yeovil people

James Corfield

Ironmonger of the Borough

 

James Corfield was born in Bridgwater in 1818. He was the eldest of the five children of James Corfield (1780-1851) and Elizabeth Grace née Cox (1788-1865). His siblings were Elizabeth Mary (1819-1902), Henry Cox (1823-1883), Ann Cox (1825-1848) and Mary (1827-1899).

Nothing is known of James' early life, but in the spring of 1840, at Sidbury, Honiton, Devon, he married Ann Pitfield (1816-1878), the only daughter of the late Thomas Pitfield. They settled in Yeovil and were to have six children, all born in Yeovil but only half attained adulthood; Eliza Anne (1841-1849), William Henry (1843-1927), Emily (1846-1846), Marian (1850-1918), Jessie Ann, known as Ann (1854-1919) and James Pitfield (1856-1857).

In the 1841 census, 25-year-old James was listed living in Peter Street with Ann and baby Eliza, together with his mother, two sisters - Elizabeth and Ann - and a female servant. James gave his occupation as an ironmonger.

In Hunt & Co's Directory of 1850, James had two listings; as an ironmonger and cutler of the Borough and also as an oil & colour warehouse. He was recorded several times as an ironmonger in the Churchwardens' Accounts between 1851 and 1856.

The 1851 census listed James and Ann, together with their children William Henry and Marian (Eliza Anne and Emily both having died), an ironmonger's assistant, an ironmonger's apprentice and two domestic servants living above his shop premises in High Street. James described his occupation as 'Ironmonger employing 2 men'.

Slater's Directory of 1852 gave James two listings; as an ironmonger of High Street and as an agent for the Liverpool & London Fire & Life Insurance Company.  The Post Office Directory of 1866 listed him as an ironmonger of High Street.

Ann was absent from home at the time of the 1861 census, but James and his two daughters, Mary Ann and Jessie Ann, together with an apprentice, cook, nurse and housemaid were living above the shop premises. James simply gave his occupation as an ironmonger.

In May 1869 Thomas Denner and Henry Stiby acquired James' ironmongery business. Whether James had enough of ironmongery, or if the business was beginning to flag is unknown. However, by the time of the 1871 census 52-year-old James was working as an 'Insurance Agent & Collector of Income Tax'. He had moved Ann and daughter Marian to a house in The Park where they lived with a domestic servant.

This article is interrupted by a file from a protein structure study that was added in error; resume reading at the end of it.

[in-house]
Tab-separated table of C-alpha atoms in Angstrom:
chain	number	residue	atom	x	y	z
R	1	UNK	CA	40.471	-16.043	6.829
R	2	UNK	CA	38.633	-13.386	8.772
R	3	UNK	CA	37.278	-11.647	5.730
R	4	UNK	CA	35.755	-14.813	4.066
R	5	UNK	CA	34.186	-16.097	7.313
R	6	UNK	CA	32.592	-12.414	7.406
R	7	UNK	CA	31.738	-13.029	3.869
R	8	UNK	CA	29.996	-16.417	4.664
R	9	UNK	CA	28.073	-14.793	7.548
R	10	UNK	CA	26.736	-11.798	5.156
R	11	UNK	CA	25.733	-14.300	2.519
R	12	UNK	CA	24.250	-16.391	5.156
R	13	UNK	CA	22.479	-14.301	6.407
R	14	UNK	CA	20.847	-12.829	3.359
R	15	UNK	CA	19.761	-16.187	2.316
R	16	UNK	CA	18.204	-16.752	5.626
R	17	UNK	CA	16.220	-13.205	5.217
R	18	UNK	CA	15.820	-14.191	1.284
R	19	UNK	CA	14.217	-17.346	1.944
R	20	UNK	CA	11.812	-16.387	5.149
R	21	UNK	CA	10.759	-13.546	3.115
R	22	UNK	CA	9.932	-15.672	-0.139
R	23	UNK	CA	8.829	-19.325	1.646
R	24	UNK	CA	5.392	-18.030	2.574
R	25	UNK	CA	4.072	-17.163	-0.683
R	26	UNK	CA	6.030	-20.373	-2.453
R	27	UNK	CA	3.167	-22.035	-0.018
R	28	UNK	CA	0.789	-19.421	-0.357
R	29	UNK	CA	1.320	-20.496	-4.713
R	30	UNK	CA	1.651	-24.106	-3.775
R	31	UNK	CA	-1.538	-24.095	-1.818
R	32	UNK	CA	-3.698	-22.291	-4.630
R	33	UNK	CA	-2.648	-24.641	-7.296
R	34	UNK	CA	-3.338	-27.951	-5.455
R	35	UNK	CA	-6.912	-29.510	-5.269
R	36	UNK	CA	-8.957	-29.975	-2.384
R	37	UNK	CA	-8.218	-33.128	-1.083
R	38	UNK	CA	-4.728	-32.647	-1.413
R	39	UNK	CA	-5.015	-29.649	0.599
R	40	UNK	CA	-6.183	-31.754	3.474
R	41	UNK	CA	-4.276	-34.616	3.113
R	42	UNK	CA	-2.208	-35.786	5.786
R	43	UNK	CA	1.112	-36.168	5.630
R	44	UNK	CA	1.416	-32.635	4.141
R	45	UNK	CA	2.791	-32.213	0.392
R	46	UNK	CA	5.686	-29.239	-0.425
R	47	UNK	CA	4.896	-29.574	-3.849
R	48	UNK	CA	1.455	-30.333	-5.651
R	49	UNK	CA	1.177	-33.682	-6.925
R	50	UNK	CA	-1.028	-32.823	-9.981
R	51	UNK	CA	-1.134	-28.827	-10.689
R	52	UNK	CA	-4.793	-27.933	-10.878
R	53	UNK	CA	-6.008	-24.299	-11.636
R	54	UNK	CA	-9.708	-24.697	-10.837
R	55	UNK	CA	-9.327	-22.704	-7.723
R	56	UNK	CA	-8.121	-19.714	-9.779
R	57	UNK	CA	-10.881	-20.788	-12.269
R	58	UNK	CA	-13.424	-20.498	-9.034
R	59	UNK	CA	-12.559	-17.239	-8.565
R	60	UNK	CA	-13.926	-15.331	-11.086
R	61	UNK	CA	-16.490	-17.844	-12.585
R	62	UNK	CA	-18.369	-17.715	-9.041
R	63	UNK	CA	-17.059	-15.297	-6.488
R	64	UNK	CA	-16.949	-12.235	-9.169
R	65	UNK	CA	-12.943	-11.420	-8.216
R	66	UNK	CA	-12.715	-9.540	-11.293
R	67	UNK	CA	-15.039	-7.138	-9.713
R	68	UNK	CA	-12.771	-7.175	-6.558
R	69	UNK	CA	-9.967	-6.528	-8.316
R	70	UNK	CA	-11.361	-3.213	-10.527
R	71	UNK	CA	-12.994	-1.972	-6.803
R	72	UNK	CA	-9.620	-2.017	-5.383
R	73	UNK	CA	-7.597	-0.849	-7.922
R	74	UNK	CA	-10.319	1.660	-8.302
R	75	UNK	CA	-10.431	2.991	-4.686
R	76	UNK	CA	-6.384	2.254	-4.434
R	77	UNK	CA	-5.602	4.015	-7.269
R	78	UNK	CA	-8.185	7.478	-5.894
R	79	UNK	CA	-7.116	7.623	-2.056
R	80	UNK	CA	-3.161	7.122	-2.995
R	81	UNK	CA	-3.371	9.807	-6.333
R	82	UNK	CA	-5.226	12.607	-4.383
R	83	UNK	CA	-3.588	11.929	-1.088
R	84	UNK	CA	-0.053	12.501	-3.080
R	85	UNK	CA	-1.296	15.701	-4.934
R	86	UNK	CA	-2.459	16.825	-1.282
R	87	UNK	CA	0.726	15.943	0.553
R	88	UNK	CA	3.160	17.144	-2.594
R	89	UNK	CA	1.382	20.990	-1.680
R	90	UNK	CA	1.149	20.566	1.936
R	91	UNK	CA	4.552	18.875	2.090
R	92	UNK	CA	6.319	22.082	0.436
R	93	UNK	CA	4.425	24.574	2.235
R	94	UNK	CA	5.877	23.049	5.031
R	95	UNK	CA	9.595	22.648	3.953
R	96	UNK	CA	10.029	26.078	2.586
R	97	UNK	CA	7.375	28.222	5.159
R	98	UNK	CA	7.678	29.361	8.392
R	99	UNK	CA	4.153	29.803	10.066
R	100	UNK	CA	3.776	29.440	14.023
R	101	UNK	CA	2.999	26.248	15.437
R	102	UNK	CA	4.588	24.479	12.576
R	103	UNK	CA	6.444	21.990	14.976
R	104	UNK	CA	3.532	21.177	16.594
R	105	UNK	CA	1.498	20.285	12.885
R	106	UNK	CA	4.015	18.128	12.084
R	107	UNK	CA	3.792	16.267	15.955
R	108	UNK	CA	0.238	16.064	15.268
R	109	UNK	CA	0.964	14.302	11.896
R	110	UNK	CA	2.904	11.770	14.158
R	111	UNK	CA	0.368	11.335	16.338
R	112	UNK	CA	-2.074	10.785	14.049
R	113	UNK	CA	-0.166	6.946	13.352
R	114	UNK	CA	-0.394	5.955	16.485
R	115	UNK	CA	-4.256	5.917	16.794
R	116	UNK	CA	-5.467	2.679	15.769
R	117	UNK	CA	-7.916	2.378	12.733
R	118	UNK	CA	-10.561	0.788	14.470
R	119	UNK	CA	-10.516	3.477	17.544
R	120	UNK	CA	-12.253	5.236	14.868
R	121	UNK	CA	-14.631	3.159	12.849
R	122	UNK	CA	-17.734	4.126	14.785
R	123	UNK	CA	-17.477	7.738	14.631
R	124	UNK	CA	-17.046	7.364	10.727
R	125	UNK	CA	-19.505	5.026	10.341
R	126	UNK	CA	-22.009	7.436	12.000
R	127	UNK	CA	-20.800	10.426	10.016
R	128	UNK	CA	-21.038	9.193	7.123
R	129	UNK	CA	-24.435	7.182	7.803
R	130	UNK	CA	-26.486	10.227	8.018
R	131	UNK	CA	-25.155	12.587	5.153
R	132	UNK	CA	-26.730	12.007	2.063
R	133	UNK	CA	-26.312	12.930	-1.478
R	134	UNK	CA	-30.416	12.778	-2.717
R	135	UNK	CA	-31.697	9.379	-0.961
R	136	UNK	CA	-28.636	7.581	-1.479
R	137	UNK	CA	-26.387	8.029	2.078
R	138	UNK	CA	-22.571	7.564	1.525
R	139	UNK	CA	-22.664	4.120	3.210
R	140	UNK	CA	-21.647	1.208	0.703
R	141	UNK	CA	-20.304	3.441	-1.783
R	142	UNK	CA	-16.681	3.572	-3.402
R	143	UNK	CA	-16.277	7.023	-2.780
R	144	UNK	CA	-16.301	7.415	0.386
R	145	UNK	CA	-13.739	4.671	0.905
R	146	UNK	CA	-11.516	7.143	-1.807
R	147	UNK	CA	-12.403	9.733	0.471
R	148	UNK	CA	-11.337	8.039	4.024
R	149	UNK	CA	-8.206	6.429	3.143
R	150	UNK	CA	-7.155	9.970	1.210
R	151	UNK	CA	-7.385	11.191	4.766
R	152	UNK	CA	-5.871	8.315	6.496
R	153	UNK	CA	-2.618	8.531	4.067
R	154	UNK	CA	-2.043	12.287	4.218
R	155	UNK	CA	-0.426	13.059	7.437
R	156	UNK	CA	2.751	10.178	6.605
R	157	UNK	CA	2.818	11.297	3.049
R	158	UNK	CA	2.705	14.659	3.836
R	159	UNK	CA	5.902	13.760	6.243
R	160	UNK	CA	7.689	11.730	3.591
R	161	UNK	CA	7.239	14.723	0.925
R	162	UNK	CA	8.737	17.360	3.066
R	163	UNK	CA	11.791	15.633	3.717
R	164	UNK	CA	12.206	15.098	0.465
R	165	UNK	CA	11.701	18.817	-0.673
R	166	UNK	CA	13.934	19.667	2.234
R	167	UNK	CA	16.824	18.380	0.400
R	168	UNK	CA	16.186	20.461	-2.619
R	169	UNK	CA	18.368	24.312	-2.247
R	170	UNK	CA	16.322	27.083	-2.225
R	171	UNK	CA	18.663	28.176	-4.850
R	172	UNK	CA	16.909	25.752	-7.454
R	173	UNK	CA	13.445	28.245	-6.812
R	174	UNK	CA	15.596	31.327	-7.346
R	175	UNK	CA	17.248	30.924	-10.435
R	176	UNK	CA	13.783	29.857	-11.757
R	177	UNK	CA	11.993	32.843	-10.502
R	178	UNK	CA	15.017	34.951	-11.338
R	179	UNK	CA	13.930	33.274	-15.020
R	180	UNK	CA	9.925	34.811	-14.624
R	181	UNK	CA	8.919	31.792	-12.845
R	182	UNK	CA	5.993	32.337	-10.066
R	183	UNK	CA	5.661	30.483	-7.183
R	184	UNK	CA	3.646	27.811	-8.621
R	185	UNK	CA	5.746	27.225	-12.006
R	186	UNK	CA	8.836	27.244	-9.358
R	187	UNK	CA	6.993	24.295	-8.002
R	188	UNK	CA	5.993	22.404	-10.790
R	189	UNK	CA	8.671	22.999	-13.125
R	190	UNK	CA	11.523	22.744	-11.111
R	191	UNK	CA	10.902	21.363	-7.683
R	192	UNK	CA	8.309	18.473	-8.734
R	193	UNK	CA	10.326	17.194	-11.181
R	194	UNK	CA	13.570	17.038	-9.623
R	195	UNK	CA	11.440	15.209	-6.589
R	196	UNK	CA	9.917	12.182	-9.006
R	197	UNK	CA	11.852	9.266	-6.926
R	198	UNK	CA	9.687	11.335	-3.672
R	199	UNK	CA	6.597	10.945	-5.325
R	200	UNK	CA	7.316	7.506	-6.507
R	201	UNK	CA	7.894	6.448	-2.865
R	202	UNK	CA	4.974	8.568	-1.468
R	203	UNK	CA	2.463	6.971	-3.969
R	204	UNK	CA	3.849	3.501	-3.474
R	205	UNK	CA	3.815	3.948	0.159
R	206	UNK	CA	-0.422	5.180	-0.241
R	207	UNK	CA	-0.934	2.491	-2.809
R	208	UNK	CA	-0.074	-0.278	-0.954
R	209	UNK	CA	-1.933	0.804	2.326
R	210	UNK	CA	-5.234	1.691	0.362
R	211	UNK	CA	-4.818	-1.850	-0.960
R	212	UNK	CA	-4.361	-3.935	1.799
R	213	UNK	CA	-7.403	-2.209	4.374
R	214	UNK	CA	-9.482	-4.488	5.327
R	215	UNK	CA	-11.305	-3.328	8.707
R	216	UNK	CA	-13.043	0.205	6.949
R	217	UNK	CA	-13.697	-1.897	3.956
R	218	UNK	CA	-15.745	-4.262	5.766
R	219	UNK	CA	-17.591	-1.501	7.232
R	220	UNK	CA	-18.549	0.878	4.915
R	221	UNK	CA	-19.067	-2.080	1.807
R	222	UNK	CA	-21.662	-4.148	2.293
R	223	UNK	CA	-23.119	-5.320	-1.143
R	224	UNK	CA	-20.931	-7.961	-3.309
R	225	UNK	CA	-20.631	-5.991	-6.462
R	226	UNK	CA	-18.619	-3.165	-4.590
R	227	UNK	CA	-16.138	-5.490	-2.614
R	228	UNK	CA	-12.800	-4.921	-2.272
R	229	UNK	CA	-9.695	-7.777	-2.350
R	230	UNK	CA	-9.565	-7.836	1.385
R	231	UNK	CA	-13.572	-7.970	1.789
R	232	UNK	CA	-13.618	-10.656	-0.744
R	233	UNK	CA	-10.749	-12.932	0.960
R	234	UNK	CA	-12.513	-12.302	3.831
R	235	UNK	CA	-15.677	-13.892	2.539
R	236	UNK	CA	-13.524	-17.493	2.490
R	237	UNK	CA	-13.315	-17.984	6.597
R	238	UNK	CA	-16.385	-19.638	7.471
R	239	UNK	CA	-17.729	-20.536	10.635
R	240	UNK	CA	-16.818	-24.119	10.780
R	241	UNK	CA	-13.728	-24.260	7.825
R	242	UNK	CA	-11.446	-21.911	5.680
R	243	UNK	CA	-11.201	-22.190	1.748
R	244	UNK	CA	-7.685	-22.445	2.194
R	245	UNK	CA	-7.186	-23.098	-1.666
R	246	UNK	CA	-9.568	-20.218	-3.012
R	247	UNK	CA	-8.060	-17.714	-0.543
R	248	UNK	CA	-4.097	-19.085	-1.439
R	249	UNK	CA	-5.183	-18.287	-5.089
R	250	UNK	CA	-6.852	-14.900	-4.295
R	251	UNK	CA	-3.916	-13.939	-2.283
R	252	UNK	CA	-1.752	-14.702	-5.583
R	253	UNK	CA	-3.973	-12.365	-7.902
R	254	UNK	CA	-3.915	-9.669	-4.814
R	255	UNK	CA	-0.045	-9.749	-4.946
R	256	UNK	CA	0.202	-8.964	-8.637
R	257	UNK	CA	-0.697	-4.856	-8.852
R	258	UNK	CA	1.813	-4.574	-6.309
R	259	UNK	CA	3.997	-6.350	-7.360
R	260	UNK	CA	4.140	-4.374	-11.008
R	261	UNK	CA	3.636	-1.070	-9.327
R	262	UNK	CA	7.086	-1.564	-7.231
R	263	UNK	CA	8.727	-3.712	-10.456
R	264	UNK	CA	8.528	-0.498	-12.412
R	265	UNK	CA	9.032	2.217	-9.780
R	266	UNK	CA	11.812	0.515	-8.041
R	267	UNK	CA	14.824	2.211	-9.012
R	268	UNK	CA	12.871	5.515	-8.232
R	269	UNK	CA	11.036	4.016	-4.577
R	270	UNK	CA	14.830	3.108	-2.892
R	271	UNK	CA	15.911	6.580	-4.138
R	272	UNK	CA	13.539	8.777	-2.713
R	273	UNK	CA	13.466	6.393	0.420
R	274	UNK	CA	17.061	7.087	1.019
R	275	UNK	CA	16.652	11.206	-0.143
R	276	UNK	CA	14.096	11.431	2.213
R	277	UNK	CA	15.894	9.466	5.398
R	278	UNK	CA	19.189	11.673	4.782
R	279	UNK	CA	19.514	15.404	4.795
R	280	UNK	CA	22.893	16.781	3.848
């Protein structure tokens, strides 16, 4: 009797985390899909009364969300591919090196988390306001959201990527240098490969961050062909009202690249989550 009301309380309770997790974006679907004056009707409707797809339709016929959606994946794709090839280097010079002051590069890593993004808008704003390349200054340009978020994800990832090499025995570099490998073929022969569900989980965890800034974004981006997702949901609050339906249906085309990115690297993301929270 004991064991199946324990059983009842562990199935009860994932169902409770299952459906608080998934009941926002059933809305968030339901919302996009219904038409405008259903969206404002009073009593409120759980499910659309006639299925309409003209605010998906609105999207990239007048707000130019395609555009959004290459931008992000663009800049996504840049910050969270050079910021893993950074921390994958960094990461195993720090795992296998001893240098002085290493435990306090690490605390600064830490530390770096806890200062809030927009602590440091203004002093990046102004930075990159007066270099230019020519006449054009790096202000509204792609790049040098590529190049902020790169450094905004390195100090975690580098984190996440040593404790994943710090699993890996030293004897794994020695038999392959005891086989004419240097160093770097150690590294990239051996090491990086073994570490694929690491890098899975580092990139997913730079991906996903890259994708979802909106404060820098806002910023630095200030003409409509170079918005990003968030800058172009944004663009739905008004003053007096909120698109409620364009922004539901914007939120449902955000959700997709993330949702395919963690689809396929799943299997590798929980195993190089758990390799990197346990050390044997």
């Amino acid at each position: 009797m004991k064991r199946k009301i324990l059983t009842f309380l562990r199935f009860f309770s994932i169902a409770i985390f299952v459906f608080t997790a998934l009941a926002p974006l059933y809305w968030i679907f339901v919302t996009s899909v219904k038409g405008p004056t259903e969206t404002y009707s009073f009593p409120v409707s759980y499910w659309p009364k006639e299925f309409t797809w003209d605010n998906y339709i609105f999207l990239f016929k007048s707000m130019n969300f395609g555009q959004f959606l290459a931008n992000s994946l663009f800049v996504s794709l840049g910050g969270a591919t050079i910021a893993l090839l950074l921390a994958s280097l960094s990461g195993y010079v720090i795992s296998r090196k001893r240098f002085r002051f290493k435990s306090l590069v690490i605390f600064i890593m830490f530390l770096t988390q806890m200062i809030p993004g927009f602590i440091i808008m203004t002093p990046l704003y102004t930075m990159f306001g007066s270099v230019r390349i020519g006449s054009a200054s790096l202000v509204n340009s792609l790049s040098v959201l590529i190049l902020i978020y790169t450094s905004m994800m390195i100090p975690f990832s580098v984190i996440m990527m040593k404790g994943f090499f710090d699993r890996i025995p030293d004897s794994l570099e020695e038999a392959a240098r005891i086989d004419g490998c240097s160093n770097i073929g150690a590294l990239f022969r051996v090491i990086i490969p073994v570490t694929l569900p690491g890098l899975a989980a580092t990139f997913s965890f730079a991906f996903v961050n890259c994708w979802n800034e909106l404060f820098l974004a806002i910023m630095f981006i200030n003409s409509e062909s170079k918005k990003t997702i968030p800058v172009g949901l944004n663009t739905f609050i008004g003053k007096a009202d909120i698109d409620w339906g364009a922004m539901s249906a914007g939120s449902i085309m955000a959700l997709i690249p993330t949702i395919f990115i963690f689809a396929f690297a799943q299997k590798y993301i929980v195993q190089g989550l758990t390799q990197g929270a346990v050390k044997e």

Ann died in Yeovil in the summer 1878. She was 62 years old. James died, also aged 62, in Yeovil on 2 October 1880. His will was proved at Taunton the following March and his estate was valued at 'under £300' (around £30,000 at today's value).

 

map

 



The 1886 Ordnance Survey showing the Town Hall & Market House, the Corn Exchange, Meat Market and the Cheese Market. George Court runs between High Street at the top of the map and South Street at the bottom and James Corfield's ironmongery was the building in High Street immediately right of George Court. 

 

gallery

 


From my collection. This lithograph features in my book "Lost Yeovil"

It is probable that the building to the right of the tree was the former George Inn (or at least, the site of it). However the last record of the George Inn was in 1770 and certainly by 1820 the inn formerly known as the Three Cups in Middle Street was known as the George; therefore this may be the same building, or it may have been rebuilt - although the first floor fenestration certainly does not match later photographs. Shortly after the time of this 1839 image, the building became the ironmongery of George Crocker, until around 1850, when it became the ironmongery of James Corfield.

 

A very early photograph, dating to about 1860, shows High Street as seen from the Borough. Notice that at this stage the Town Hall lacks a clock tower which was not to be erected until 1864 but taken down in 1887 as unsafe. James Corfield's ironmongery business occupied the two-storey building to the left of the Town Hall.

 

An  advertisement placed by Denner & Stiby (Late Corfield) in the 14 May 1869 edition of the Western Gazette informing the 'Gentry, Clergy, and Public generally' of their new enterprise.

 

Denner & Stiby's shop photographed in 1883, probably by Henry Stiby who was a keen amateur photographer and left a good record of photographs of Yeovil. Note under the right of the three first floor windows is the entrance to the less-than-savoury George Court.

 


This photograph features in my book 'Secret Yeovil'.

This photograph dates to about 1915 and looks north along George Court towards High Street with the meat market at left and slum housing at right. At the end the 'flying freehold' is built over the tiny entrance to George Court - showing one of James Corfield's bedroom windows.